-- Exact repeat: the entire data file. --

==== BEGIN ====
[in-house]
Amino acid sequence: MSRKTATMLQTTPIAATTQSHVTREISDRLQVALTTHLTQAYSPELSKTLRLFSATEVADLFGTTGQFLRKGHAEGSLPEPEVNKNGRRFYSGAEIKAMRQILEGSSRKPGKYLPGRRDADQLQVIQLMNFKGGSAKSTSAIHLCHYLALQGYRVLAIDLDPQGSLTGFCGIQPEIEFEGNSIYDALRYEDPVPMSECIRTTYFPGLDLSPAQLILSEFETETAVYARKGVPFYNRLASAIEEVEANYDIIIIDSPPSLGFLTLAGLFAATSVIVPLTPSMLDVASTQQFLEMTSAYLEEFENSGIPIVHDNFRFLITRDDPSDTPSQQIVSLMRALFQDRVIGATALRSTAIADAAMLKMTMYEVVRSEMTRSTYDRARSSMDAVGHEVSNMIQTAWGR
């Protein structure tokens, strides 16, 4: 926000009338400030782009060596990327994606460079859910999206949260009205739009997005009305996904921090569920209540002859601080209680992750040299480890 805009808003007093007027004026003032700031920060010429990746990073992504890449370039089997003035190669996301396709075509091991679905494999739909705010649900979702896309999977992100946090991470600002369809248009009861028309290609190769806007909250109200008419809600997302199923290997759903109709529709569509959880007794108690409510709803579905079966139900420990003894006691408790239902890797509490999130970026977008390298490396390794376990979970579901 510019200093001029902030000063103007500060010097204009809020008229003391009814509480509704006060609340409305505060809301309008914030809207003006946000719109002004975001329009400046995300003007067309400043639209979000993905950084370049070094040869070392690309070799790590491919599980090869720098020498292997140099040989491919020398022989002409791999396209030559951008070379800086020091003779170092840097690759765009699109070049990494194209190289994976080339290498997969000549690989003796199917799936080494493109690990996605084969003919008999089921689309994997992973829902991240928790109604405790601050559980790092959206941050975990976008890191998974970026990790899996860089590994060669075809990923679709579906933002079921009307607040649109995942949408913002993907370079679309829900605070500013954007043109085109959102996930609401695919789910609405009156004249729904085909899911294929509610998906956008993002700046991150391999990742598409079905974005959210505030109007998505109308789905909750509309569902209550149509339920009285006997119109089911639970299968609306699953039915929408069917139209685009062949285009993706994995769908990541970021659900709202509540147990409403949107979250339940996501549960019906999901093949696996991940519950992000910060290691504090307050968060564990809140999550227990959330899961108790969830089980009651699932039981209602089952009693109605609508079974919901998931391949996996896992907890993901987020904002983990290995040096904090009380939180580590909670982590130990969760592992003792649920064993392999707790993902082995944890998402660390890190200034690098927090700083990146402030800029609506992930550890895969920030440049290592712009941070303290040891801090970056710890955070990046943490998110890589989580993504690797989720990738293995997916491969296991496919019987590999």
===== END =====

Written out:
[in-house]
Amino acid sequence: MSRKTATMLQTTPIAATTQSHVTREISDRLQVALTTHLTQAYSPELSKTLRLFSATEVADLFGTTGQFLRKGHAEGSLPEPEVNKNGRRFYSGAEIKAMRQILEGSSRKPGKYLPGRRDADQLQVIQLMNFKGGSAKSTSAIHLCHYLALQGYRVLAIDLDPQGSLTGFCGIQPEIEFEGNSIYDALRYEDPVPMSECIRTTYFPGLDLSPAQLILSEFETETAVYARKGVPFYNRLASAIEEVEANYDIIIIDSPPSLGFLTLAGLFAATSVIVPLTPSMLDVASTQQFLEMTSAYLEEFENSGIPIVHDNFRFLITRDDPSDTPSQQIVSLMRALFQDRVIGATALRSTAIADAAMLKMTMYEVVRSEMTRSTYDRARSSMDAVGHEVSNMIQTAWGR
């Protein structure tokens, strides 16, 4: 926000009338400030782009060596990327994606460079859910999206949260009205739009997005009305996904921090569920209540002859601080209680992750040299480890 805009808003007093007027004026003032700031920060010429990746990073992504890449370039089997003035190669996301396709075509091991679905494999739909705010649900979702896309999977992100946090991470600002369809248009009861028309290609190769806007909250109200008419809600997302199923290997759903109709529709569509959880007794108690409510709803579905079966139900420990003894006691408790239902890797509490999130970026977008390298490396390794376990979970579901 510019200093001029902030000063103007500060010097204009809020008229003391009814509480509704006060609340409305505060809301309008914030809207003006946000719109002004975001329009400046995300003007067309400043639209979000993905950084370049070094040869070392690309070799790590491919599980090869720098020498292997140099040989491919020398022989002409791999396209030559951008070379800086020091003779170092840097690759765009699109070049990494194209190289994976080339290498997969000549690989003796199917799936080494493109690990996605084969003919008999089921689309994997992973829902991240928790109604405790601050559980790092959206941050975990976008890191998974970026990790899996860089590994060669075809990923679709579906933002079921009307607040649109995942949408913002993907370079679309829900605070500013954007043109085109959102996930609401695919789910609405009156004249729904085909899911294929509610998906956008993002700046991150391999990742598409079905974005959210505030109007998505109308789905909750509309569902209550149509339920009285006997119109089911639970299968609306699953039915929408069917139209685009062949285009993706994995769908990541970021659900709202509540147990409403949107979250339940996501549960019906999901093949696996991940519950992000910060290691504090307050968060564990809140999550227990959330899961108790969830089980009651699932039981209602089952009693109605609508079974919901998931391949996996896992907890993901987020904002983990290995040096904090009380939180580590909670982590130990969760592992003792649920064993392999707790993902082995944890998402660390890190200034690098927090700083990146402030800029609506992930550890895969920030440049290592712009941070303290040891801090970056710890955070990046943490998110890589989580993504690797989720990738293995997916491969296991496919019987590999």